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Equivalent response to methylphenidate in children with ADHD plus anxiety and those with ADHD only
  1. Laurence Greenhill, MD
  1. New York State Psychiatric Institute New York, New York, USA

Statistics from

Question Does comorbid anxiety moderate the response to methylphenidate in children with attention deficit hyperactivity disorder (ADHD)?


Randomised, double blind, placebo controlled, trial with 4 months follow up.


An outpatient, referral based, assessment and treatment programme for ADHD in a university clinic at The Hospital for Sick Children, Toronto, Ontario, Canada.


91 children between 6 and 12 years of age (mean age 8 y, 81% boys) with a confirmed diagnosis of ADHD beginning before 7 years of age were included. Exclusion criteria were: attended a full time residential or day treatment programme, received regular medication for a medical problem, had a primary anxiety or affective disorder (ie, the child required treatment for these disorders first), or had a chronic medical condition including a tic disorder or Tourette's syndrome. 38 children had comorbid anxiety disorder.


Children and their families were assigned to 1 of 4 treatment conditions: (1) methylphenidate plus parent training, (2) methylphenidate plus parent support, (3) placebo plus parent training, or (4) placebo plus parent support. Methylphenidate was titrated to a dose of 0.7 mg/kg twice daily. The 2 methylphenidate groups (n=46) and the 2 placebo groups (n=45) were combined because drug effect was evaluated at the end of 4 months whereas the parent groups lasted for 12 months.

Main outcome measures

Aggressiveness and hyperactivity measured using the IOWA Conners rating scale (IOWA-C); quality of child behaviour measured using the Telephone Interview Probe (TIP); and side effects. All measures were collected over the telephone.

Main results

No differential response to methylphenidate or placebo existed between children with ADHD plus comorbid anxiety disorder and children with ADHD only on any side effect (affective, overfocusing, physiological, or tics) or behavioural measures (aggression, hyperactivity, inattention, impulsive, oppositional, or situations). The study had a power of 80% to detect an effect size of 1 (a 1 SD difference between any of the study groups in their response over time).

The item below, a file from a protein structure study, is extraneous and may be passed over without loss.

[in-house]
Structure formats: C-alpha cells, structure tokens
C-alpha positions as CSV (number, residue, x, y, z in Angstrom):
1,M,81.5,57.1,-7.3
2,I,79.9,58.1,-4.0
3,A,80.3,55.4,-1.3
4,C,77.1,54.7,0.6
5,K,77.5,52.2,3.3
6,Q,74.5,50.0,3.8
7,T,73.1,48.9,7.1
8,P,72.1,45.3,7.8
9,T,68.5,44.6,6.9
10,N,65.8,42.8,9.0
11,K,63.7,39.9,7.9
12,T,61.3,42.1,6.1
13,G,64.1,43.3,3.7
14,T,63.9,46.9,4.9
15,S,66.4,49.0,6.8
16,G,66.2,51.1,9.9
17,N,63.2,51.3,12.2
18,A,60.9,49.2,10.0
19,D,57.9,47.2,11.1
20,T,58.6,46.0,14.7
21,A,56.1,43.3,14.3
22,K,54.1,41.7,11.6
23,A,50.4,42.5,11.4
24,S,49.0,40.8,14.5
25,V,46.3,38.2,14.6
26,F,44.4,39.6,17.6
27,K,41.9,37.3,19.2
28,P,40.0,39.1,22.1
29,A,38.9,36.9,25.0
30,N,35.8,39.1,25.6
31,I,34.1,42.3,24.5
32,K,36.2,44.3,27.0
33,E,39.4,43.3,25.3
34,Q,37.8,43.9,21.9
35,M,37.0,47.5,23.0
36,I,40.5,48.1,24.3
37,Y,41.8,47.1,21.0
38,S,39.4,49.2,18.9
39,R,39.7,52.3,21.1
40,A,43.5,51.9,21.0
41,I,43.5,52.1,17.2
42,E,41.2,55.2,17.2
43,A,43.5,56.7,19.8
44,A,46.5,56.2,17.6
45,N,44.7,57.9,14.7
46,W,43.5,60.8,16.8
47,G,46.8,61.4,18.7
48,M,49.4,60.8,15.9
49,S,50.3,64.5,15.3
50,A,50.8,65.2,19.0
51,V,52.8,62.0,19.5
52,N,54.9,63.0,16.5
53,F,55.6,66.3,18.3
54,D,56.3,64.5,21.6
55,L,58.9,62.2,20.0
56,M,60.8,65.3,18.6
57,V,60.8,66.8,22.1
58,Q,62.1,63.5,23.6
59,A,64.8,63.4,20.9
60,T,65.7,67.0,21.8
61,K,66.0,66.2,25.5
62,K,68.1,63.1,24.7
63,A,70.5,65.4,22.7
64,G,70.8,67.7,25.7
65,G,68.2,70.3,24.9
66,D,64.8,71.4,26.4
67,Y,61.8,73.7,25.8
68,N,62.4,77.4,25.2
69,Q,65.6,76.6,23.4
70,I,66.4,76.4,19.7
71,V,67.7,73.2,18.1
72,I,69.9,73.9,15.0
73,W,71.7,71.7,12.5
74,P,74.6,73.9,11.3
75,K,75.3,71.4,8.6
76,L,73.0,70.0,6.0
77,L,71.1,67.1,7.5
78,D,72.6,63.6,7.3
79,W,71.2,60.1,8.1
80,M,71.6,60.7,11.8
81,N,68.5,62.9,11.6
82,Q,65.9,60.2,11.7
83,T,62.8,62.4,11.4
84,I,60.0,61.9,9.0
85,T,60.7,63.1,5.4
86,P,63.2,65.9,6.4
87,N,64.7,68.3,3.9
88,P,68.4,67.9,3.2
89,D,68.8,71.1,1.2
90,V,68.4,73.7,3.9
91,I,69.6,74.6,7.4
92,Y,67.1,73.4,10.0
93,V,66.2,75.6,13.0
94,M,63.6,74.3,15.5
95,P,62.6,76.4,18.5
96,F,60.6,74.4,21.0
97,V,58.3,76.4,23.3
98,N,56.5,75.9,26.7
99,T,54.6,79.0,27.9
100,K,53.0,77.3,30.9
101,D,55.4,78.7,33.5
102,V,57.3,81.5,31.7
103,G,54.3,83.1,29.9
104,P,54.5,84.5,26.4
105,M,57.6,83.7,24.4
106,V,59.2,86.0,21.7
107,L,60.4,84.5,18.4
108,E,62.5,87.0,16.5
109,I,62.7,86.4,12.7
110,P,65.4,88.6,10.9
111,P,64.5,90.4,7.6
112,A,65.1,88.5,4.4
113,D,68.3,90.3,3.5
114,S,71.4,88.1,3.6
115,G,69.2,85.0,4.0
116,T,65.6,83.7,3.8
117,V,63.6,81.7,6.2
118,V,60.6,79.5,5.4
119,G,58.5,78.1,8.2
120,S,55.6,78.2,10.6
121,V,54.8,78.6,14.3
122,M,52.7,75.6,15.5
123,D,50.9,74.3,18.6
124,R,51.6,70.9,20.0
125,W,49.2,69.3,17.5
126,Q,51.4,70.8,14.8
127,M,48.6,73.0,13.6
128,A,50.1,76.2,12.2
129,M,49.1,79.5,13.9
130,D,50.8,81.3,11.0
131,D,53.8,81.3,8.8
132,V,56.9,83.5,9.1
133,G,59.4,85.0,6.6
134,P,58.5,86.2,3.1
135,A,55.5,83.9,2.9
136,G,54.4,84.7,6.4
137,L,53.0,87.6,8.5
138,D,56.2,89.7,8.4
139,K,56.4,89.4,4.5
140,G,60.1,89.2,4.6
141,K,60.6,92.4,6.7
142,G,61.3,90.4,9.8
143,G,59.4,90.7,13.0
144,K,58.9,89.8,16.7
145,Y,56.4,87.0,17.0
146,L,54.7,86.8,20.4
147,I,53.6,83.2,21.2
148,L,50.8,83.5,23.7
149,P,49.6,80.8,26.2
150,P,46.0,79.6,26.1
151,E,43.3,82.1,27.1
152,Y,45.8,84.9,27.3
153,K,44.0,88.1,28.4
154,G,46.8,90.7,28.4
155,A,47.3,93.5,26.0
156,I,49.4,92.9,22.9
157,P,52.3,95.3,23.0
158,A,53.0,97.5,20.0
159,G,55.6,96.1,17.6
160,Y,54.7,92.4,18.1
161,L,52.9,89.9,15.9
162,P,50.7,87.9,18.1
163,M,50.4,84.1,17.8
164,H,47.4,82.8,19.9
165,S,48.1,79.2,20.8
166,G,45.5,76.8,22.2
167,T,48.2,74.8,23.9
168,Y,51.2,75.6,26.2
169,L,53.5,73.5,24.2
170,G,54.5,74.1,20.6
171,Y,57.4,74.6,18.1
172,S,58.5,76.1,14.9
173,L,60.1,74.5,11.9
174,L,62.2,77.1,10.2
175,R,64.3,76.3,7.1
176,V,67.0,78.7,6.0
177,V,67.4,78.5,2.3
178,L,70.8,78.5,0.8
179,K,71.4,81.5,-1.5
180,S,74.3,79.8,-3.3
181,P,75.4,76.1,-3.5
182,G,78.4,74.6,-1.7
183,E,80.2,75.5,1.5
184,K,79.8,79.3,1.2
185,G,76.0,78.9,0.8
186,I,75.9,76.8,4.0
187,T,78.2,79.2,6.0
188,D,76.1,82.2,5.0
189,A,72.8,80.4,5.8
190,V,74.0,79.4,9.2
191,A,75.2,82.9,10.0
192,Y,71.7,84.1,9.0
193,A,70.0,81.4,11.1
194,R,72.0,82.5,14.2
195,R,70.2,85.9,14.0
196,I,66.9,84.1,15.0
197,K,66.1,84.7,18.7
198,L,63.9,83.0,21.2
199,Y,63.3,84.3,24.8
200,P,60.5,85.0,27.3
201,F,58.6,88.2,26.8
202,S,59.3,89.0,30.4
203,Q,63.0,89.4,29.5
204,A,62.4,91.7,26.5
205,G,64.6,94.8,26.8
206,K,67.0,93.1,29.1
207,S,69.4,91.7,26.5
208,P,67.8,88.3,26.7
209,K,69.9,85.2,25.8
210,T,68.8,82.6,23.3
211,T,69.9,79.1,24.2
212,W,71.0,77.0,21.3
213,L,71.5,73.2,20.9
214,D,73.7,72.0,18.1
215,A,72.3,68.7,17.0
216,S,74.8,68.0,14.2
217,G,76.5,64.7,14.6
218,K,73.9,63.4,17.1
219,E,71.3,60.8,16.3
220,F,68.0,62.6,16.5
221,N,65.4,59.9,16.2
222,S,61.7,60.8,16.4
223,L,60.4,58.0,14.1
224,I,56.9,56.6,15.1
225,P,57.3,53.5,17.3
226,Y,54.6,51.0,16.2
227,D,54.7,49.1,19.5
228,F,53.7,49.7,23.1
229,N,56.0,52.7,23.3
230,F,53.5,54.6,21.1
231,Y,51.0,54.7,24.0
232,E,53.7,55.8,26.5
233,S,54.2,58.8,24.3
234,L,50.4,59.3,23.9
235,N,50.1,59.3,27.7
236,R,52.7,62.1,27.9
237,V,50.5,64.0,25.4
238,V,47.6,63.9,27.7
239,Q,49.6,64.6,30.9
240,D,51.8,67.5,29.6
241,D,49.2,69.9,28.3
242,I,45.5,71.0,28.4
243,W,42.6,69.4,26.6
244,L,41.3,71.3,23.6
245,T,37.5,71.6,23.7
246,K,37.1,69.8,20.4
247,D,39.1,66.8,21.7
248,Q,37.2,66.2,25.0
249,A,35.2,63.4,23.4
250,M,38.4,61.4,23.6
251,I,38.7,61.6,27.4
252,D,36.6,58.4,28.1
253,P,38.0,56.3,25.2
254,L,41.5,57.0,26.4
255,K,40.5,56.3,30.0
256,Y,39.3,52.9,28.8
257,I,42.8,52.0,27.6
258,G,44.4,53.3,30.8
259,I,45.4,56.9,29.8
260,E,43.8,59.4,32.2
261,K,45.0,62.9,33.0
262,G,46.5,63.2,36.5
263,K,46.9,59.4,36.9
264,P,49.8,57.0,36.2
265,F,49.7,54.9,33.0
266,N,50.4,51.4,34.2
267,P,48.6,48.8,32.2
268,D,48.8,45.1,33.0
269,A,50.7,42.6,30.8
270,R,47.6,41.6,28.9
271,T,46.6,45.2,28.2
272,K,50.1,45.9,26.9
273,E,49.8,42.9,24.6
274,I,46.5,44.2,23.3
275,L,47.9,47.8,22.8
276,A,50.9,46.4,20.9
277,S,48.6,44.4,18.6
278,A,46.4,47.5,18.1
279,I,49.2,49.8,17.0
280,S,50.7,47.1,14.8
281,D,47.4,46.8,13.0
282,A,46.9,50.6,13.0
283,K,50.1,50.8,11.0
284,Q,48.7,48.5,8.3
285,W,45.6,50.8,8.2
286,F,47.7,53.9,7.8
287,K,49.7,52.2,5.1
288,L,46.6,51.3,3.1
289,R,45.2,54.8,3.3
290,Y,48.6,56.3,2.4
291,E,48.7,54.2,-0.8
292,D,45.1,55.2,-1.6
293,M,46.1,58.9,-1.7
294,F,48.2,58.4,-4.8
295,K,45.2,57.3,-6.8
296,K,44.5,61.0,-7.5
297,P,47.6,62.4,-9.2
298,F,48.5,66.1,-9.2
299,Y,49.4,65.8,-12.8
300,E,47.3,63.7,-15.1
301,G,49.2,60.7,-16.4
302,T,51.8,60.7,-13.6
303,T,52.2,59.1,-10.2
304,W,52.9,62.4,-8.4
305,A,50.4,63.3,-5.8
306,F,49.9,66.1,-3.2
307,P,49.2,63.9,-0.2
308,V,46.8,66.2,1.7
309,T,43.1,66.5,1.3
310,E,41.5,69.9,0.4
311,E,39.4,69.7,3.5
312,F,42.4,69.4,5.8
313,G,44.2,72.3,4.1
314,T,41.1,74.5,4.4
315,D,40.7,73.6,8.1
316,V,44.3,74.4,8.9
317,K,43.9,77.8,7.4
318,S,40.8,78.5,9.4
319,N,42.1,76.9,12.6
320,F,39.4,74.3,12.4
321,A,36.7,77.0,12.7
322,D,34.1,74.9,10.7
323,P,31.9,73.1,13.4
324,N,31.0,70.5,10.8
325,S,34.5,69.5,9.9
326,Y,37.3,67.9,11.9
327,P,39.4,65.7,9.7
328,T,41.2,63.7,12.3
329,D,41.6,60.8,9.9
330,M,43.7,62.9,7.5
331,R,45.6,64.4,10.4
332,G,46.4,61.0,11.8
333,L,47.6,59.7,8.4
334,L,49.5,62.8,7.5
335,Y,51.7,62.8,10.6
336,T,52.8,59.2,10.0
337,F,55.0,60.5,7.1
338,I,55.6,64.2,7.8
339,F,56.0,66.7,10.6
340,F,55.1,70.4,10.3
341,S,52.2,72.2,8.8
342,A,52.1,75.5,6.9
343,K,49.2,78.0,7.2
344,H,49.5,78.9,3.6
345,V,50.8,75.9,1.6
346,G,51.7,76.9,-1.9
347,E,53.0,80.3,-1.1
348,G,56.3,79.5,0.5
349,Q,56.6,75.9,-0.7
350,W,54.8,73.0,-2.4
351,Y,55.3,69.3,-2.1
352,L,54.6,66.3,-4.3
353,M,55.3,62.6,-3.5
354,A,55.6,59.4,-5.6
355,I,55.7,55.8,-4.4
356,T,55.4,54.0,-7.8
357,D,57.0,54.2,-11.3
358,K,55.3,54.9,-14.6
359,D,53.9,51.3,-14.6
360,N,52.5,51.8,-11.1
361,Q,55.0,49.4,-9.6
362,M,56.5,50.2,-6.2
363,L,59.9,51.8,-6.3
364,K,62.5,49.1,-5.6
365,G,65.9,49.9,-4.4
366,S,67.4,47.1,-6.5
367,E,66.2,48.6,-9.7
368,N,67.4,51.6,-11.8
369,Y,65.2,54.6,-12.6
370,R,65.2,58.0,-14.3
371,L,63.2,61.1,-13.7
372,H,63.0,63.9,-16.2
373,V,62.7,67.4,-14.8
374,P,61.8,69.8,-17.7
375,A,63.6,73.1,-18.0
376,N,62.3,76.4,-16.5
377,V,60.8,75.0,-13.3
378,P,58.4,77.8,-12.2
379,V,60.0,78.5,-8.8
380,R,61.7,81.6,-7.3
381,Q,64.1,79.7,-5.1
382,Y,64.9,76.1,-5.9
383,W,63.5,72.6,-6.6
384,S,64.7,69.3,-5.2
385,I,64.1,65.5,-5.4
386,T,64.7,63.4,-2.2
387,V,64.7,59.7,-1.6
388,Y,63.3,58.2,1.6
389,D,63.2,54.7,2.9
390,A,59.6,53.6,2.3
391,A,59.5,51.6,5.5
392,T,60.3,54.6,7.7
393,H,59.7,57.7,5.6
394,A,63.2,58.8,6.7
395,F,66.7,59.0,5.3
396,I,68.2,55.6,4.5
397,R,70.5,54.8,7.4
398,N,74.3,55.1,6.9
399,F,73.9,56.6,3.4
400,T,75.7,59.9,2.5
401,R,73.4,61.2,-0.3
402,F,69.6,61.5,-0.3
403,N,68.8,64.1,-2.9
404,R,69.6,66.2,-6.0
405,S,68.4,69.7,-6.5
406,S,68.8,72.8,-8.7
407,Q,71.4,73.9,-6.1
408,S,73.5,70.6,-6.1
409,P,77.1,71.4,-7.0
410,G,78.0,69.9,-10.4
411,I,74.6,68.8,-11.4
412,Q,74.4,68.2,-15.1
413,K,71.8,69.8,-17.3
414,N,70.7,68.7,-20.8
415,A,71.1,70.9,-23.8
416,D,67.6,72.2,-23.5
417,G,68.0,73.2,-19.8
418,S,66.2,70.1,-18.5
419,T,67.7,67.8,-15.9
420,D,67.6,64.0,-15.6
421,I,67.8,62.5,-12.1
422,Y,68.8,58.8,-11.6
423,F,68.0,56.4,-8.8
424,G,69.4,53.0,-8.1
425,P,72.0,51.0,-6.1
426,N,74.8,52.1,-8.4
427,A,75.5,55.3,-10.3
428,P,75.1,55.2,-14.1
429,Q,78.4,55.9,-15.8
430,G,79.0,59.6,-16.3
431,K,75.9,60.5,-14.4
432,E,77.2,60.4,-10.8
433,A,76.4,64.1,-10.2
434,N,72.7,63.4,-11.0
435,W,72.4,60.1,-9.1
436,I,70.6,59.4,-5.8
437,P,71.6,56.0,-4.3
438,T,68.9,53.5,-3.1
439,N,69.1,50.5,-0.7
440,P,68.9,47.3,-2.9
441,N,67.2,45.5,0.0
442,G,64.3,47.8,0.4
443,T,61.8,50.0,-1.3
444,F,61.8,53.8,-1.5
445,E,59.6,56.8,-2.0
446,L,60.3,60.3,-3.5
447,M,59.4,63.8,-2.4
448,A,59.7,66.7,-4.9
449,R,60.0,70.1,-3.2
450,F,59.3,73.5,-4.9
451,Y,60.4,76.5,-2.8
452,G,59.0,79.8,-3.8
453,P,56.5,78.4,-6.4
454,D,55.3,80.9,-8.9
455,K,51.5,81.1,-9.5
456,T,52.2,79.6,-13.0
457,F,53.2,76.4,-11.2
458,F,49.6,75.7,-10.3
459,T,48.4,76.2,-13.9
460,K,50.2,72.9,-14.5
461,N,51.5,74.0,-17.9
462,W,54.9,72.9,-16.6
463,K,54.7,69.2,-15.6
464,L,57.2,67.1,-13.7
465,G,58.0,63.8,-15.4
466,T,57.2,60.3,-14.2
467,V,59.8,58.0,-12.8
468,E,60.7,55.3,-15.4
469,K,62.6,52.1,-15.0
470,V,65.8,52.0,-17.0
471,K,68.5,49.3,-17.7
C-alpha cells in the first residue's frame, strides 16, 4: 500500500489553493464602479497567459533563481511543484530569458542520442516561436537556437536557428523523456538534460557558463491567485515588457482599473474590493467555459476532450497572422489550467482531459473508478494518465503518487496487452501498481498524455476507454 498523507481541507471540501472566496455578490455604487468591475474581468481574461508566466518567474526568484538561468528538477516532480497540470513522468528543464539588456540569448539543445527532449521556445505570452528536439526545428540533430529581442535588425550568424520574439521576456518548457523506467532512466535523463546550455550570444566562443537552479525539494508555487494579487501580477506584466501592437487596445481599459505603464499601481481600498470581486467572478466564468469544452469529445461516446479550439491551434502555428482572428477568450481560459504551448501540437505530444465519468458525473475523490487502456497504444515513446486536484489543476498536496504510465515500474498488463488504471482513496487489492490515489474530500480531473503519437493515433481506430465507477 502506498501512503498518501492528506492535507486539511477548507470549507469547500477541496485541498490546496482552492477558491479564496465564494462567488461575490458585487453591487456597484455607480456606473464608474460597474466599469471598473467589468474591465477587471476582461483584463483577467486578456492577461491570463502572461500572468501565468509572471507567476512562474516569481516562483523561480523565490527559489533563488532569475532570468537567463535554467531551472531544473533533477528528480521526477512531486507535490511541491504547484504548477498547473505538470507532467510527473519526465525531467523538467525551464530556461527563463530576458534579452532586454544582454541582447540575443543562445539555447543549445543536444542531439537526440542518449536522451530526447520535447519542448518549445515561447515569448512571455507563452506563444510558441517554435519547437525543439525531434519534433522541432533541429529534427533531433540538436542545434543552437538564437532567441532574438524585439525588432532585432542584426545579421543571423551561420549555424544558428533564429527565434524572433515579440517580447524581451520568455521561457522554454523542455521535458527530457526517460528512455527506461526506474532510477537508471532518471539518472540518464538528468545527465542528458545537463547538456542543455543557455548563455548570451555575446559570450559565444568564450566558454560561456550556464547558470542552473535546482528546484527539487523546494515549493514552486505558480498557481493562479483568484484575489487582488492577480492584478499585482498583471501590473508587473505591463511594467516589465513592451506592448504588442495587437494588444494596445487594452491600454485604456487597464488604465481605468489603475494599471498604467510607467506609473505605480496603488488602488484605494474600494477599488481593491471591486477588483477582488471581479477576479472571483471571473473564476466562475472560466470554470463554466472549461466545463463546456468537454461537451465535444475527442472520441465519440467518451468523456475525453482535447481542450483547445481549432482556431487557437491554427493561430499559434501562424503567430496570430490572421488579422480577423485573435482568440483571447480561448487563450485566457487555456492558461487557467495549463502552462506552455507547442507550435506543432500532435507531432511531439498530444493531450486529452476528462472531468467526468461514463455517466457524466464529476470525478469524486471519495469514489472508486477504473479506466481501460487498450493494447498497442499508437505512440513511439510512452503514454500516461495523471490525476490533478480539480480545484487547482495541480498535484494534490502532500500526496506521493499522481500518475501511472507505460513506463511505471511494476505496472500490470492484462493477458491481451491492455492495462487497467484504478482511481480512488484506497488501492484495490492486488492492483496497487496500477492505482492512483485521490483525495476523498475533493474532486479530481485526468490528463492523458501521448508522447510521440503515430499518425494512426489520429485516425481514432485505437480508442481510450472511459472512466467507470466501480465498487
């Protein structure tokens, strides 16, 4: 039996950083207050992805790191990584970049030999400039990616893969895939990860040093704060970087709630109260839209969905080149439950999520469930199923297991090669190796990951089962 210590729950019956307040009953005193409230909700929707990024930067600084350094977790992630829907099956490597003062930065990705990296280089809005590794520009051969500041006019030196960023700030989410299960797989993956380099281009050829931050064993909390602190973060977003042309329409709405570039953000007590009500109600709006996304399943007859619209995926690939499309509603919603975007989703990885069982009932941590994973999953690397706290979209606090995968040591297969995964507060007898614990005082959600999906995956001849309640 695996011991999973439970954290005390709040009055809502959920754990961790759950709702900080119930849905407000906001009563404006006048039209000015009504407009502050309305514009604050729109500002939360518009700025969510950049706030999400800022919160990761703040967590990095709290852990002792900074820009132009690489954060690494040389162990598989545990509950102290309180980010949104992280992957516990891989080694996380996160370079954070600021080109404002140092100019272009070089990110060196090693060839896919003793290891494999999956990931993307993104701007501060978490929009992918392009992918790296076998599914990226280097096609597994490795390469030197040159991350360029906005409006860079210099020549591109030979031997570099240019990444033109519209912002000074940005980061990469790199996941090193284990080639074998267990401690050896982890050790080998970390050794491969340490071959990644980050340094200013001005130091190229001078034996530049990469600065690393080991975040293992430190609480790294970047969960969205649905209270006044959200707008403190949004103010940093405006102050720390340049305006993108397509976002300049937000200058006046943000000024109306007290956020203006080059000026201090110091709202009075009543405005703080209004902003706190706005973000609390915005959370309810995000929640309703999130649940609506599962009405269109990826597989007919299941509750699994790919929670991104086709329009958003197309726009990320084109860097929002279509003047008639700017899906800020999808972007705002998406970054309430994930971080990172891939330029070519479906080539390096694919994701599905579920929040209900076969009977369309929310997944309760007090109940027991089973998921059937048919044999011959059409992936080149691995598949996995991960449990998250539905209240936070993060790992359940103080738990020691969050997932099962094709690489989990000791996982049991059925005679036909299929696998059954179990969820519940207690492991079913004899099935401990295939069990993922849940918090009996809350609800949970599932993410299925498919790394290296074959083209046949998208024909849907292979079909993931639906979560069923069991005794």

Comorbid anxiety disorder did not influence development of side effects or behavioural response to methylphenidate in attention deficit hyperactivity disorder.


The study by Diamond et al refutes a commonly held notion that comorbid anxiety disorder moderates the response of ADHD to stimulants. Methodological issues, however, may have produced a type 2 error.

Two components of this study need to be addressed for relevance to clinical practice. Firstly, the children had problems with anxiety as detected either by self report (Revised Children's Manifest Anxiety Scale) or by parental diagnosis (Parent Interview for Child Symptoms). Only 2 children were positive on both reports. Children with primary anxiety disorders were not included, which may affect the generalisability of the findings. Moreover, the authors do not report what diagnosable anxiety disorders (impairing conditions) the children showed (separation anxiety disorder or overanxious disorder). If all the children failed to meet minimum criteria for a disorder (meaning they were not impaired by their anxiety), then failure to find a moderating effect could be a type 2 error.

Secondly, the authors only report no difference for mean scores between the 2 groups. They do not provide the response rates to placebo and methylphenidate for children with ADHD compared with those with ADHD plus comorbid anxiety disorder which would have been helpful in clinical interpretation. With effect sizes for methylphenidate reported to be 0.5 for parents and 1.0 for teachers,1 it would have been simple to report whether response rates were similar. In this study, calculations suggest much lower effect sizes for ADHD plus comorbid anxiety. Clinicians might view this report with more caution if the response rates to the drug were low or the response rates to placebo were high—2 problems that have been raised by other investigators working with children with ADHD plus comorbid anxiety.

The clinical application of these study results is for clinicians to measure physiological symptoms before initiation of pharmacological treatment to avoid incorrectly attributing them to treatment. In light of subsequent studies that show that DSM-IV diagnosed anxiety disorder moderates the treatment response of children with ADHD (ie, improves response to behavioural treatments), it may influence the choice of treatment modalities.2



  • Source of funding: Medical Research Council of Canada.

  • For correspondence: Dr R J Schachar, Department of Psychiatry, The Hospital for Sick Children, 555 University Avenue, Toronto, Ontario M5G 1X8, Canada. Fax +1 416 813 6565.

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